The Low-power Atmospheric Compensation Experiment was part of a dual payload with RME carrying laser defence experiments. LACE was built by the Naval Research Laboratory (NRL) to act as a target for ground lasers to investigate atmospheric distortion and compensation methods. The low-power lasers were beamed from the Air Force Maui Optical Station (AMOS) and received by on-board IR and phased detectors. A laser locked onto a reflector mounted on a 46 meter boom to acquire the satellite. The sensor array returned data on the laser coverage, allowing laser's adaptive optics to be adjusted, compensating for atmospheric distortion. The payload included ABE, the Army Background Experiment, an instrument which monitored background levels of neutron radiation in order to be able to discriminate between warheads and decoys. LACE also carried the Ultraviolet Plume Instrument (UPI) to track rocket plumes. Spacecraft: Gravity gradient stabilised with no attitude control thrusters. Payload: LACE carried visible, IR and phased laser sensors. They were on booms and panels extending from the 1.4 x 1.4 x 2.4 meter main body. In total, there were 210 laser sensors. The Ultraviolet Plume Instrument (UPI) used two CCD cameras.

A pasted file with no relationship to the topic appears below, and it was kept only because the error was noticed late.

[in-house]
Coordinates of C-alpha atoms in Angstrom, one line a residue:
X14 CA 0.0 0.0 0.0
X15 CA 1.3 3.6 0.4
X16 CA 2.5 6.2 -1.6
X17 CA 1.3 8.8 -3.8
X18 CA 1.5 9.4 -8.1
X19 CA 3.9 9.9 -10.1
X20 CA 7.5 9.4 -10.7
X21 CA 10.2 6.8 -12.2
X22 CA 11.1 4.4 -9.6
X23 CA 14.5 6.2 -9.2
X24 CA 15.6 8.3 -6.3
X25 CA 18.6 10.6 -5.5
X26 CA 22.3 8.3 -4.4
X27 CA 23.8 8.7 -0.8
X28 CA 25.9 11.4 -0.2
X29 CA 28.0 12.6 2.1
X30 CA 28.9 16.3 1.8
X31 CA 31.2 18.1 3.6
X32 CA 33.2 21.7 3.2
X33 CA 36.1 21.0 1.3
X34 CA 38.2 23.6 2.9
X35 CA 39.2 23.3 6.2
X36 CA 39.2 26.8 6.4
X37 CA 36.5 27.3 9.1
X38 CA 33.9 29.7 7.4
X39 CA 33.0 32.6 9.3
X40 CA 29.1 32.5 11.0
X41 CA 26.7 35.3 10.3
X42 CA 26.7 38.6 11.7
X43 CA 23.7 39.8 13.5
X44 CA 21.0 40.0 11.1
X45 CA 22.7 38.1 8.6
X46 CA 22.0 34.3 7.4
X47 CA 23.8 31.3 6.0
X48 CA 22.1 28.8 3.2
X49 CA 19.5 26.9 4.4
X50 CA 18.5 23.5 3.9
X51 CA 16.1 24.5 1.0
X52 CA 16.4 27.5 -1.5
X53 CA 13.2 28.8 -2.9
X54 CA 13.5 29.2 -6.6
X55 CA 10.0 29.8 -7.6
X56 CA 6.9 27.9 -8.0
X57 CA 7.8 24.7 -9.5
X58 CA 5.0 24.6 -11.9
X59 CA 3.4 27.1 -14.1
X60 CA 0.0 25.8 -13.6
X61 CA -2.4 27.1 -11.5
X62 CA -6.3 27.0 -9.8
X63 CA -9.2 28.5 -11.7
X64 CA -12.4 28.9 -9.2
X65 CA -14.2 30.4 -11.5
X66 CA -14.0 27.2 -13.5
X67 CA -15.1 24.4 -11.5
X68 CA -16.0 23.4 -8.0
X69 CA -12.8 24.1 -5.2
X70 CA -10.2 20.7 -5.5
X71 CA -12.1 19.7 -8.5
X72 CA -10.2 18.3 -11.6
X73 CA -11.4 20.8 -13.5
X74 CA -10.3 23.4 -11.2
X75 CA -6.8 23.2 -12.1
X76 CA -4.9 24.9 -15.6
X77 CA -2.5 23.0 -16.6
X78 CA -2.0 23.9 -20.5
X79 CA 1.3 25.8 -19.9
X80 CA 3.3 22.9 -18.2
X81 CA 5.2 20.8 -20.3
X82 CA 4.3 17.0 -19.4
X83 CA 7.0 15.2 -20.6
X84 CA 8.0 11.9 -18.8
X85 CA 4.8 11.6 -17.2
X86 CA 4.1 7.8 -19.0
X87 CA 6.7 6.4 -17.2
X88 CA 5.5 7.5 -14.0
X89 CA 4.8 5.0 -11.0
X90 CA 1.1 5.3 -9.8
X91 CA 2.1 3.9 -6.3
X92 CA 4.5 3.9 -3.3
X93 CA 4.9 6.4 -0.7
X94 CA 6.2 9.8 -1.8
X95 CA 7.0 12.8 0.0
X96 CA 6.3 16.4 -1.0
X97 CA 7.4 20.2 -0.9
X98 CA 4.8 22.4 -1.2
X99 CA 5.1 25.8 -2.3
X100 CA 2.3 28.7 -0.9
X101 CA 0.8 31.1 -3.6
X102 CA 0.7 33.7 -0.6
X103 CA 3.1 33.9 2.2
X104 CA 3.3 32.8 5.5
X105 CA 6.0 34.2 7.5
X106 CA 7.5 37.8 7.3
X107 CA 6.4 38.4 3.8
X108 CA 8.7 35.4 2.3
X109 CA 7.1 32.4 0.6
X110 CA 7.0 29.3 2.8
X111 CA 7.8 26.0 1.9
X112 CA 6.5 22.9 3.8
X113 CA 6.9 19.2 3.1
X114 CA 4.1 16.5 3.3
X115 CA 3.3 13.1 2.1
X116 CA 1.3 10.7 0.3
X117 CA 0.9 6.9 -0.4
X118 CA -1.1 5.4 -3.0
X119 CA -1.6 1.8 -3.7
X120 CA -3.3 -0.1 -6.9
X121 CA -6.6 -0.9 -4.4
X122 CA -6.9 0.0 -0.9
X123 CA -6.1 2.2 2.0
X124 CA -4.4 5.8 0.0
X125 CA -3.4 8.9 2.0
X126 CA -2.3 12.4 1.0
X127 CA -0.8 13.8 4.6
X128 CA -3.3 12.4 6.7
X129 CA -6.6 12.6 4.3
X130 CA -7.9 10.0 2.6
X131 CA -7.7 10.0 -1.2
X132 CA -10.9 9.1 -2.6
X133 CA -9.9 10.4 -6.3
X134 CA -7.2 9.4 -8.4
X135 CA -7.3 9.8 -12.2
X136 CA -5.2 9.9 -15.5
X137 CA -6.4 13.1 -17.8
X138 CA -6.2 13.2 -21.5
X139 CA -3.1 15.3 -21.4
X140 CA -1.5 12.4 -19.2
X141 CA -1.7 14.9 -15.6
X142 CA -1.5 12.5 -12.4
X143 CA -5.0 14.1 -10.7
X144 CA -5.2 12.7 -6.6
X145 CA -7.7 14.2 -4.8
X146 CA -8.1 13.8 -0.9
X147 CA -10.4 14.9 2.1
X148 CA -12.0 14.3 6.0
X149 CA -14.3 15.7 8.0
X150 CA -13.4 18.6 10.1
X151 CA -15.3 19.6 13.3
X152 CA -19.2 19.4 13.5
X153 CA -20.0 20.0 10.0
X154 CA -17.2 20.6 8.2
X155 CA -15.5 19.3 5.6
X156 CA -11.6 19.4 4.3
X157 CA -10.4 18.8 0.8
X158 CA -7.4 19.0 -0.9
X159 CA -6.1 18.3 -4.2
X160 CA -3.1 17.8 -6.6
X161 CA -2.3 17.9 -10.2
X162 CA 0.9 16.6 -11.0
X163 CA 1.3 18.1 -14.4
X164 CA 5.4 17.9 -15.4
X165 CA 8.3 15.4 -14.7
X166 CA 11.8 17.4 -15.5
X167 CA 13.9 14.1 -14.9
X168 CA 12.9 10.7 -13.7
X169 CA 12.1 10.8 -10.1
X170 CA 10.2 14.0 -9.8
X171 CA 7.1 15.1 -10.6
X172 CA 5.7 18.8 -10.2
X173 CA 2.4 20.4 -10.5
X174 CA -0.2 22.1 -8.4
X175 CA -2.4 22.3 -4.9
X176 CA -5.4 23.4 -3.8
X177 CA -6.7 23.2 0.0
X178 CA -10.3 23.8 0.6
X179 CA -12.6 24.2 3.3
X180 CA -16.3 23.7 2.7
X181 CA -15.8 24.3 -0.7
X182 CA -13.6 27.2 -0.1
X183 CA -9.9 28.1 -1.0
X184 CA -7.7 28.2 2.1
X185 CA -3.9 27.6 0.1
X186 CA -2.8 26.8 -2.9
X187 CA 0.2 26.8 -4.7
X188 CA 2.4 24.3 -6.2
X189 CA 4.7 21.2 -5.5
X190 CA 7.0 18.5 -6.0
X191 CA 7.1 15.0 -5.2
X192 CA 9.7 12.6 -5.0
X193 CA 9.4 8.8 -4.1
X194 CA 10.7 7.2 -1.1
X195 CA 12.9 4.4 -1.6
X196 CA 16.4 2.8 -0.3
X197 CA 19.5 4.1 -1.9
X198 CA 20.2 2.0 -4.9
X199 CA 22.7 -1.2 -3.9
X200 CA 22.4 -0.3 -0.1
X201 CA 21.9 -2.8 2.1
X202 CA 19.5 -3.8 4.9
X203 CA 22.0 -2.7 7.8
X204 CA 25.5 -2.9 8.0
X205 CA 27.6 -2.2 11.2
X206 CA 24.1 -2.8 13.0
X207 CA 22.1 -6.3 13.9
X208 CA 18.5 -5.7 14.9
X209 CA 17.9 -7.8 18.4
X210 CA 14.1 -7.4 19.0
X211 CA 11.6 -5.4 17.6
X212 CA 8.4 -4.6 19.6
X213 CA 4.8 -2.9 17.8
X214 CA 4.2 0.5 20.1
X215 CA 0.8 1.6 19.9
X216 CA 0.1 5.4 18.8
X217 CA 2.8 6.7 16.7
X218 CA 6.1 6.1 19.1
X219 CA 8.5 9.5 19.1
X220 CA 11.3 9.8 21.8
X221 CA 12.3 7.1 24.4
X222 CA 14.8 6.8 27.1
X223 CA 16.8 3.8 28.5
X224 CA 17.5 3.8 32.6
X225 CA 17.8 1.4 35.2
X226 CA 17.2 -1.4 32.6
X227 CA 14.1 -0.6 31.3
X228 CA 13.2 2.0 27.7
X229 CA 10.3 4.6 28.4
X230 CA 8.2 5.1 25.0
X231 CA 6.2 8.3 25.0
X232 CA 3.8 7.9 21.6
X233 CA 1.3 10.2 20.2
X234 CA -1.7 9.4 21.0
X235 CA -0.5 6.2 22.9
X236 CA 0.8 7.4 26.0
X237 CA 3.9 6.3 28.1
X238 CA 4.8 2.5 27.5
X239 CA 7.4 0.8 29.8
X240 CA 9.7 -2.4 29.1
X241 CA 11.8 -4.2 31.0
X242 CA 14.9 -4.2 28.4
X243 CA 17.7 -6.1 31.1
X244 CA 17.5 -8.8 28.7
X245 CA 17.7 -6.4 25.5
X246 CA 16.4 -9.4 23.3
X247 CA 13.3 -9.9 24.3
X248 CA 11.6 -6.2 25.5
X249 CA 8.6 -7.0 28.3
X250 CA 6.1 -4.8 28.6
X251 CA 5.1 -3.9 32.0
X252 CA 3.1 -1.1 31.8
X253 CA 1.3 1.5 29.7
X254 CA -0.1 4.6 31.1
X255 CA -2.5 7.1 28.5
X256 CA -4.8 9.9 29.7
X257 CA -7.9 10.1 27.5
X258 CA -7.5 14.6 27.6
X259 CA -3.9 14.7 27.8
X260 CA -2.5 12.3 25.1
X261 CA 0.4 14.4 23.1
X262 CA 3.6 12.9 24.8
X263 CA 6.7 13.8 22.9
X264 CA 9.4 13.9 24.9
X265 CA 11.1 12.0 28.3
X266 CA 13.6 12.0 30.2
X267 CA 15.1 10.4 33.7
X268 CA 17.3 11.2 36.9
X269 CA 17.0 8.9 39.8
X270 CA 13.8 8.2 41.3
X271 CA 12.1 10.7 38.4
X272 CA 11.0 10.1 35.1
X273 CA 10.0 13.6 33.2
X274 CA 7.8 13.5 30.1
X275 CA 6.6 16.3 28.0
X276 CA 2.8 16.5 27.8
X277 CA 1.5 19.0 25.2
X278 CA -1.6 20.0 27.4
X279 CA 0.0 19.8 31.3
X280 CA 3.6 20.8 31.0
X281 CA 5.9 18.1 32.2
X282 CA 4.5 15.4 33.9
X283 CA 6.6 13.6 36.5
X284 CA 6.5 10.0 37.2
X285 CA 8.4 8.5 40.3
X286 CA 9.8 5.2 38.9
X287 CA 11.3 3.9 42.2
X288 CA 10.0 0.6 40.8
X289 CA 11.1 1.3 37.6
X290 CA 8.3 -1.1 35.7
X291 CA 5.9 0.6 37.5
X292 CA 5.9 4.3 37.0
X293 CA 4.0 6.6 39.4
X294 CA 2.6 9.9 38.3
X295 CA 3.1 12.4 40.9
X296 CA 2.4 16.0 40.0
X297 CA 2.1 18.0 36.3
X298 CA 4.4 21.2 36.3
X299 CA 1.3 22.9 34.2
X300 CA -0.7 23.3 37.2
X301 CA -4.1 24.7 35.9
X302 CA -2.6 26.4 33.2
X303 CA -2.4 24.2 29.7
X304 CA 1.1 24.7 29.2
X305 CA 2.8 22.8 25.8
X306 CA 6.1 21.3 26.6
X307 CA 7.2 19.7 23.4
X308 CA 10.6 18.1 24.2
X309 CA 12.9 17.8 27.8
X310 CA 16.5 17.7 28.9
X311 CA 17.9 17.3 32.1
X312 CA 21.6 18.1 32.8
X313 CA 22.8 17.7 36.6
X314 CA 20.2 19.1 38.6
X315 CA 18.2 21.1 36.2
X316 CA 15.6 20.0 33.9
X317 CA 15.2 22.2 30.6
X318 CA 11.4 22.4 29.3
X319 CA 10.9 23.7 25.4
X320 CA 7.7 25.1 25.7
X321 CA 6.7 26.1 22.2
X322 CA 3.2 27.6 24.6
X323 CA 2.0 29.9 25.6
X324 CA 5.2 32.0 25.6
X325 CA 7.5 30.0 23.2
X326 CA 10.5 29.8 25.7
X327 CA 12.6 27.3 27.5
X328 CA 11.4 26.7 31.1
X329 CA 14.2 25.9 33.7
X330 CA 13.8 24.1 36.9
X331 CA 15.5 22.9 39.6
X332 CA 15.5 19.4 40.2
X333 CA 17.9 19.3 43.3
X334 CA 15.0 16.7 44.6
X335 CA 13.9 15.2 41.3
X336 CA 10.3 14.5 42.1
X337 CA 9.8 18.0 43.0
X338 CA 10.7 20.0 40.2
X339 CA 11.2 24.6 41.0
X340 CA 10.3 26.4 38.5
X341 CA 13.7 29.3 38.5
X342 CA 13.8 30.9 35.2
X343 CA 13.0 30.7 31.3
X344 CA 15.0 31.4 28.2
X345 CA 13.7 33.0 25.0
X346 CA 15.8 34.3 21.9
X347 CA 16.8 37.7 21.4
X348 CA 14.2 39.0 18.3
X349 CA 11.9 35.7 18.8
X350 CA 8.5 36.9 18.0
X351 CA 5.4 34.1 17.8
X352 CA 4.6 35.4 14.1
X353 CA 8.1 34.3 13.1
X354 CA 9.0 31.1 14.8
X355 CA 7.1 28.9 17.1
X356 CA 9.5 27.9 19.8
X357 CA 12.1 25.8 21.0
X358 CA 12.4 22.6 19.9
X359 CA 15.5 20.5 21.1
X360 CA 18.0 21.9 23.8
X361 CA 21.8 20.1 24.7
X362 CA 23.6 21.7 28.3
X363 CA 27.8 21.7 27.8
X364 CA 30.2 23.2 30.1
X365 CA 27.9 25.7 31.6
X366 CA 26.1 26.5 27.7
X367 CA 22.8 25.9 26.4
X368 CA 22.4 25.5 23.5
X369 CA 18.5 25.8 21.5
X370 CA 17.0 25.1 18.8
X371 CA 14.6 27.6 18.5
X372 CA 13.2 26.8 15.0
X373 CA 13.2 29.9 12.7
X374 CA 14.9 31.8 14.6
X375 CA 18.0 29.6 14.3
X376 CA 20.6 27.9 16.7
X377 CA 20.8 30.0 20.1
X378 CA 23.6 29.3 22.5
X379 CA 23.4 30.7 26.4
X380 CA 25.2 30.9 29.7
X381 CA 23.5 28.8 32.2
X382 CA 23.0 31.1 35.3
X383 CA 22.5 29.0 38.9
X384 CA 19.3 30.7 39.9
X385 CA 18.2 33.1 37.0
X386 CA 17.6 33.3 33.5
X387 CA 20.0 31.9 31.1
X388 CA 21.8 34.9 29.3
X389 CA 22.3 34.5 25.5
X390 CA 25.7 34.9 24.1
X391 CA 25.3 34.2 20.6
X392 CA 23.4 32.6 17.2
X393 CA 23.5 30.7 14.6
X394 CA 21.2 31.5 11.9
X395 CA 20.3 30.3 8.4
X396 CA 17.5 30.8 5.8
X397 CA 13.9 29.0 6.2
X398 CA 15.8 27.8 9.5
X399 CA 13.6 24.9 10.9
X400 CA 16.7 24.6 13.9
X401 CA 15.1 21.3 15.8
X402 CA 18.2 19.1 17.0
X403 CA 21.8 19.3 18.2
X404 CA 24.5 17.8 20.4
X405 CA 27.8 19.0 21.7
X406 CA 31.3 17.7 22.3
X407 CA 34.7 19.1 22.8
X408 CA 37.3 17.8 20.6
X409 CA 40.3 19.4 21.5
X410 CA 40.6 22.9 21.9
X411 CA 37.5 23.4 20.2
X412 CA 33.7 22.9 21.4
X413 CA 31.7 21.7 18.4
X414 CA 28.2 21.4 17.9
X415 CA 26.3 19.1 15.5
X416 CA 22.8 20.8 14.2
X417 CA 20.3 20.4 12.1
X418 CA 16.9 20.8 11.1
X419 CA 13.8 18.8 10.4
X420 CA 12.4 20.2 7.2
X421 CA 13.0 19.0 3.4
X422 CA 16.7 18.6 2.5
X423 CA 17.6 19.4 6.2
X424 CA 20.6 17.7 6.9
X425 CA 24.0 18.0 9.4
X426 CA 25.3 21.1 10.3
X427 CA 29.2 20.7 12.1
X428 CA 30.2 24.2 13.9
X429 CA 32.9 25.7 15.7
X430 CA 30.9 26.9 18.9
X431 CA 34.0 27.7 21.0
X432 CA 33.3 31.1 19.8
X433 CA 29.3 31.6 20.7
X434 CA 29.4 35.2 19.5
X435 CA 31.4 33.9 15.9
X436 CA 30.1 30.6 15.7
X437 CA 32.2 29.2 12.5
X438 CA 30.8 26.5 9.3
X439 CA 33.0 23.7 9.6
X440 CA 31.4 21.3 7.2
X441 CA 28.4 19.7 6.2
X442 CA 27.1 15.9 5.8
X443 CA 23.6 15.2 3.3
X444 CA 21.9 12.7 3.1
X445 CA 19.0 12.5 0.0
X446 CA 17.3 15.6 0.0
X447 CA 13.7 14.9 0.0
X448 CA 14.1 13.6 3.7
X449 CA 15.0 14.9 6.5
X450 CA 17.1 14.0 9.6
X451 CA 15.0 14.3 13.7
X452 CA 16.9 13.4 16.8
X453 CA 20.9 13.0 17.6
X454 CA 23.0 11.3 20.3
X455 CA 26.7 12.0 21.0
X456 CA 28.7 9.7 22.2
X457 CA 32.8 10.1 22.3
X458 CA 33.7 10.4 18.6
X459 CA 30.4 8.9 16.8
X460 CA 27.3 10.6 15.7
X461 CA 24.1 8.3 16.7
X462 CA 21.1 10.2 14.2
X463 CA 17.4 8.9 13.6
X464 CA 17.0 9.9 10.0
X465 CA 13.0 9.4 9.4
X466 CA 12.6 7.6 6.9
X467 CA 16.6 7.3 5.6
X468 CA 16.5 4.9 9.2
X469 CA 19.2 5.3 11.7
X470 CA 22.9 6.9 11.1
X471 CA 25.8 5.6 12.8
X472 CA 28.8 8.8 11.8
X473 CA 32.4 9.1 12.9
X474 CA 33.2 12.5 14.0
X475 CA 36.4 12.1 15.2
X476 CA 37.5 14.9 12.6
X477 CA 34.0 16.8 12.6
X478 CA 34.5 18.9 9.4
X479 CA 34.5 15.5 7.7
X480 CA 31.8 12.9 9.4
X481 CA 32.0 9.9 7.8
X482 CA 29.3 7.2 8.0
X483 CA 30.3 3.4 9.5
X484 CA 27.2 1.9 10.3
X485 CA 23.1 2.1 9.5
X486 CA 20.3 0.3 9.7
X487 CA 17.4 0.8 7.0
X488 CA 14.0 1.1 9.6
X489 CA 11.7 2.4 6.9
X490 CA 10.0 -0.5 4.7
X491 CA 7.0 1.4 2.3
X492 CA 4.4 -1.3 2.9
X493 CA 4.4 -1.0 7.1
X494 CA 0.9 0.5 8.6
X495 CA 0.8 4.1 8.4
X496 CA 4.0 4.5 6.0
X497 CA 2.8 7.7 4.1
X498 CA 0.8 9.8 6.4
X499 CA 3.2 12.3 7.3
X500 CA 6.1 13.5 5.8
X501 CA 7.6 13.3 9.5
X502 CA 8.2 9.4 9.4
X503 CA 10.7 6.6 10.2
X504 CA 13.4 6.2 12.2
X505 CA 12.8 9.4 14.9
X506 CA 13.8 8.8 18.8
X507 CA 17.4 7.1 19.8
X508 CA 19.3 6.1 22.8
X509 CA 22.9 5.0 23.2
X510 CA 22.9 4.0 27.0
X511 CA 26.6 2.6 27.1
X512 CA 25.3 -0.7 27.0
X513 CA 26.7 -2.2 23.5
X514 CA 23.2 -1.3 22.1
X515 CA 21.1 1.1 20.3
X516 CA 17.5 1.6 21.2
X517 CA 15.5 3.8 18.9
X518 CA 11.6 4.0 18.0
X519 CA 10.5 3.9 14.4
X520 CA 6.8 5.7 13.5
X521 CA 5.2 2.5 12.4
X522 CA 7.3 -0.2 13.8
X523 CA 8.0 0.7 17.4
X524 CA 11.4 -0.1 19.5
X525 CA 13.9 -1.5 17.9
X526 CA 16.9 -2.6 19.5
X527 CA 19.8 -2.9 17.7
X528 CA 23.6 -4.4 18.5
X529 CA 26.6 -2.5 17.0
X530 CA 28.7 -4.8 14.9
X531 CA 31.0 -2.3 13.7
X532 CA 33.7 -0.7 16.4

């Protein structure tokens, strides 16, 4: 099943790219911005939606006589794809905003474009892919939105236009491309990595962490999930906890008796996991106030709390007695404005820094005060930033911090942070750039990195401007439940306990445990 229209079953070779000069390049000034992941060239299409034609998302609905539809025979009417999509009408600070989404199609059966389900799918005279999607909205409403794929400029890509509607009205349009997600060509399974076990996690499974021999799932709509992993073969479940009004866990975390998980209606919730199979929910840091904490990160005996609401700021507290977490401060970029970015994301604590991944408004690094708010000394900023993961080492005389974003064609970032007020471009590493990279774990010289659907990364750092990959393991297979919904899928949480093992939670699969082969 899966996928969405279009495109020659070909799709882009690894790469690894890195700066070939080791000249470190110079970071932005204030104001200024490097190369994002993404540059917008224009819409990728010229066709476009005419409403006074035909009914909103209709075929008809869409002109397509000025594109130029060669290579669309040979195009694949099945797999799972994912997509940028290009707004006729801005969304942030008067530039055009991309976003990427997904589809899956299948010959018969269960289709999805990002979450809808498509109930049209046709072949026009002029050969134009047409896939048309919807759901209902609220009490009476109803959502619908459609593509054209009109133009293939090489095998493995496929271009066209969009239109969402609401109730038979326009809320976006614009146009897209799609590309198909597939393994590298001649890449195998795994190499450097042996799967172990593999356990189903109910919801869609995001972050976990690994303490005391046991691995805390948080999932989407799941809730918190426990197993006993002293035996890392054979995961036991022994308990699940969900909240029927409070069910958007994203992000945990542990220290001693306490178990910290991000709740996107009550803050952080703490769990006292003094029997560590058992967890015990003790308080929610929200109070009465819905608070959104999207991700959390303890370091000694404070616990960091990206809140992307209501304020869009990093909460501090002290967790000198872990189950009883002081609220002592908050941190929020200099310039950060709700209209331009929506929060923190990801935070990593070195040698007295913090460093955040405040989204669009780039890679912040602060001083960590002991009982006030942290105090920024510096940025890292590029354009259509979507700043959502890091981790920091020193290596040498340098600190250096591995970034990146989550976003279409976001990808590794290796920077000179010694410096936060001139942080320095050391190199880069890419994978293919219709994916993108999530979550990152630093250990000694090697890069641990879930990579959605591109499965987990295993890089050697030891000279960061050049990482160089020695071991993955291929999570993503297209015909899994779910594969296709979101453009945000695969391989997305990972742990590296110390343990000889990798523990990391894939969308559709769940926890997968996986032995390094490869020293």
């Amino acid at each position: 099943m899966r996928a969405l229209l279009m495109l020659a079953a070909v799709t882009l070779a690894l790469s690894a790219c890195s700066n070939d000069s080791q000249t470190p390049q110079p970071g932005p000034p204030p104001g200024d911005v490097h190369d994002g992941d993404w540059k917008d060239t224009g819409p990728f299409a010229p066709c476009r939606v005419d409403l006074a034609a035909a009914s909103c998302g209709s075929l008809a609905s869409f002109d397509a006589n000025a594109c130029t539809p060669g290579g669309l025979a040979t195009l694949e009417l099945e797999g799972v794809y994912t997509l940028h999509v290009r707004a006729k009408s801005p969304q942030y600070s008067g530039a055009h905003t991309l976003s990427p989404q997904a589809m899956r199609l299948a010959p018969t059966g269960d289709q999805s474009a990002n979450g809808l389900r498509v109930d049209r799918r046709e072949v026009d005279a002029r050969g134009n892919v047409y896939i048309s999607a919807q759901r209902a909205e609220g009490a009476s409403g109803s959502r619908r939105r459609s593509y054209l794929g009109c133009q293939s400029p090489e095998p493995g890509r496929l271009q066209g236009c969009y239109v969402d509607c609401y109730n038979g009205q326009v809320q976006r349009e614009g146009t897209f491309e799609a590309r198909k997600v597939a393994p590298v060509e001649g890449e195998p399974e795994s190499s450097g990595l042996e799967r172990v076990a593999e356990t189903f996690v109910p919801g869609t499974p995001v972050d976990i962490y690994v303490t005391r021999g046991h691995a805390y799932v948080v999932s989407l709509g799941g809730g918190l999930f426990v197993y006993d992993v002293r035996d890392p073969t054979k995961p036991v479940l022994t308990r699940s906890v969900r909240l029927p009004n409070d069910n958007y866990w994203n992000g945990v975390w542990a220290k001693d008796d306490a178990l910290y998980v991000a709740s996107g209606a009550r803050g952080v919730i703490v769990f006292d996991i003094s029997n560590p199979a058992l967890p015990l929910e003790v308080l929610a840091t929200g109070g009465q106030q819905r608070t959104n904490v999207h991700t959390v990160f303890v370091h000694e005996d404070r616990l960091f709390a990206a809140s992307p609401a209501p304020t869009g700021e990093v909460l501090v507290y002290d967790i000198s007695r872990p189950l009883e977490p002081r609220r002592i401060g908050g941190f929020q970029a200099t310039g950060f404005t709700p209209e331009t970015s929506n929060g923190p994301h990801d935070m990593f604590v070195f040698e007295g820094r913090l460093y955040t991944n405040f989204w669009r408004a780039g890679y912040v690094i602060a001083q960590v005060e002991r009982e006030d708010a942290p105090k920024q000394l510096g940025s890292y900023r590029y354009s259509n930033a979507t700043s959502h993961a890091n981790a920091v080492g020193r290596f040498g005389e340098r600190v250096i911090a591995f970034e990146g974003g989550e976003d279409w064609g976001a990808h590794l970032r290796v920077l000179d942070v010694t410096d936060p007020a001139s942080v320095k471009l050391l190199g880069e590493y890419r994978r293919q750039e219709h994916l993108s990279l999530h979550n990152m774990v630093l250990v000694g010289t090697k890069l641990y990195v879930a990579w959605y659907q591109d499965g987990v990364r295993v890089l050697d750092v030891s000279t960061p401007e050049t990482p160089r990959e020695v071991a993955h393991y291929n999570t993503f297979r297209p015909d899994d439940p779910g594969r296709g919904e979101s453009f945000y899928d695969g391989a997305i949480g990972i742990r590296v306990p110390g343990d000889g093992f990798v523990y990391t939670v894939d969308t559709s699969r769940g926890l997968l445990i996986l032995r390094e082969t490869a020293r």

Design Life: 2 years. Total Length: 2.4 m. Maximum Diameter: 1.4 m. Total Mass: 1,430 kg.
Low-power Atmospheric Compensation Experiment for SDIO. Research and exploration of the upper atmosphere and outer space. The McDonnell Douglas Corporation has provided the following information for its launch of the Losat spacecraft on 14 Feb 1990: LACE spacecraft (Losat-L), launch time 1615:00.626 GMT, ETR L aunch Complex 17. Programmed orbital parameters 95.6 min, apogee 551 km, inc. 43.1 deg. Evaluate laser beam distortion in space.